October 2002

The War Within

Gangs usually play the role of government in Rio's favelas,
ruling them and even providing for the needs of the population,
including better transportation and security.

Carolina Berard

According to a recent poll by Datafolha, the polling arm of daily newspaper Folha de S. Paulo, 60 percent of Brazilian voters consider security one of the most important factors in determining their vote for the presidency. Given the increasing rates of violence in all of the major cities in the country and the perception of the failure of current policies, this is hardly surprising.

The importance of efficient measures towards violence was made evident by an event in Rio: Luis Fernando da Costa, 35, Brazil's most notorious drug lord, stirred up a rebellion in Bangu I (ironically called a maximum security penitentiary), which lasted about 23 hours. Later that day, Costa, best known as Fernandinho Beira Mar, sneered at police after his prowess in leading the mutiny and killing his worst rival with cruelty in jail.

National and international authorities have been after Fernandinho Beira Mar (also known as Freddy Seashore) for years. His name appears on the black list of drug traffickers published by the U.S. State Department and the White House. This is due to his relationship with the Revolutionary Armed Forces of Colombia (FARC). According to Veja, Brazil's most widely read magazine, the FARC trades with drug traffickers in order to get money to buy arms and support their activities against the Colombian state. Their business provided Costa with free access to Colombia's big drugs cartels.

The rebellion, which coincidentally took place on September 11, led to discussions about whether part of the police was involved in Costa's strategy and to the conclusion that the State has become so weak to the point of not being able to prevent such mutiny. So, the war should be not only against drug dealers, but also against corrupt policemen who cooperate with bandits and against measures that have not proven efficient.

Corrupt policemen and authorities cooperating with drug dealers is a fact. So much so that nowadays most Brazilians know that many of these drug lords continue their activities uninterrupted from their jail cells, using cell phones (!) and firearms. Their activities receive the "authorization of the State" because the drug lords allocate about 25 percent of each US$ 1 million they make to corrupt authorities, according to data from the Ministry of Justice.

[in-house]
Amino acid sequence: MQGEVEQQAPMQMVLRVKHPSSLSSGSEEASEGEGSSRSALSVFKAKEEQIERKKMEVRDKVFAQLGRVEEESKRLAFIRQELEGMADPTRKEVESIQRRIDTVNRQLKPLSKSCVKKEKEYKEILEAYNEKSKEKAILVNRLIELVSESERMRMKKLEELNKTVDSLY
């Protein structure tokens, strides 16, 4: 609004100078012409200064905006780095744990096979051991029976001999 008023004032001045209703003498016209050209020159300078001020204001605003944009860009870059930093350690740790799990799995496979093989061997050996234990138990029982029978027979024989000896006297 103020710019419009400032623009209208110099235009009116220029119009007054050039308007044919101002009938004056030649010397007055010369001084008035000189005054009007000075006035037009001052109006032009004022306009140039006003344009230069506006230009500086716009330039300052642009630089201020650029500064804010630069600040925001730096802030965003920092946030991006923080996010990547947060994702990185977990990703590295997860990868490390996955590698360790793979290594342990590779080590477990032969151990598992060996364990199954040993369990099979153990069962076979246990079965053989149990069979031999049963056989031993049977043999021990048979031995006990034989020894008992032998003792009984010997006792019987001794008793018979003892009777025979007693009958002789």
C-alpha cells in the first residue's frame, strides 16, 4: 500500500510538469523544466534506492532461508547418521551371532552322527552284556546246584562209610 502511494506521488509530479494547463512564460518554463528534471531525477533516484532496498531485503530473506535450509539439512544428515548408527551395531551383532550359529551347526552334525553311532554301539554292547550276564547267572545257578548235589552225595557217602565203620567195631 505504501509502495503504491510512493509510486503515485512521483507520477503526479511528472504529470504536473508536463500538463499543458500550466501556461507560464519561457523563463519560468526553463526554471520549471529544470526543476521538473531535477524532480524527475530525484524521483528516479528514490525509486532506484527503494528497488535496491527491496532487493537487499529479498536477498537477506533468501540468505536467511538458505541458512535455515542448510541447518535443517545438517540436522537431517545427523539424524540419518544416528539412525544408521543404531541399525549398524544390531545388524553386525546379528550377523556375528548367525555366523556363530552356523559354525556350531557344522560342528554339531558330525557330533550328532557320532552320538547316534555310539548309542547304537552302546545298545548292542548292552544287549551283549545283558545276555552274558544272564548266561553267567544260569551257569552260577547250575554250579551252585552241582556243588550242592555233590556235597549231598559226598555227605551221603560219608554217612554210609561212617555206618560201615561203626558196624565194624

According to political scientist Arthur Maranhão Costa, the ineffective performance of the police and the aggravation of problems related to drug trafficking are due to several factors. First, the Brazilian police force has not been designed to control the situations that take place nowadays in shantytowns, especially the biggest ones. "Their role," he argues, "has always been that of guarding the feeble border between two social worlds: the favelas and the elites."

Second, because of Brazil's model of social control, which is based on spatial segregation (the poor usually live in suburbs), social exclusion and police violence. According to Maranhão Costa, this model has always been regarded as satisfactory by the elites, but ceased to be "efficient" in the 1980s, with the expansion of cheaper drugs. This combination of social control and easier access to drugs created bocas de fumo (specific places in the mega favelas where drugs are traded on a large scale), a place almost unreachable by outsiders and almost impossible to be destroyed by the police.

The police are not only incapable of coping with this problem, but also discredited by a great part of the population. According to a 1997 study cited by Maranhão Costa, 82 percent of victims of robbery in Rio did not go to the police to register the crime, simply because they did not believe policemen would either solve their problem or protect them.

The lack of confidence is extremely high in society in general, but it is even higher in the slums. After all, the gangs usually play the role of a government in the favelas, ruling them and sometimes even providing the population with "everything the legitimate government cannot," such as better transportation and security, according to a recent article published by the Washington Post.

Once a local battle, the lack of effective measures against drug trafficking gained the proportions of a national war, especially after the press became more involved. This involvement, however, came at a high cost: the killing of journalist Tim Lopes, who had been reporting funk music parties—events held mostly in shanty towns where drug dealers can most easily sell drugs. His assassination was a clear response of the drug lords to the presence of journalists, and outsiders in general, in their `territory .' Targeting Tim Lopes, who worked for Globo, the all-mighty Brazilian TV channel and media conglomerate, was a particularly powerful statement.

Needless to say, especially in the aftermath of this event, Globo became more involved and their coverage of traffickers and their activities has been incessant. The Brazilian press covered with a great sense of pride the September 19 capture of the principal suspect for the murder of Lopes—known as Elias Maluco, or Crazy Elias, because of his cruelty.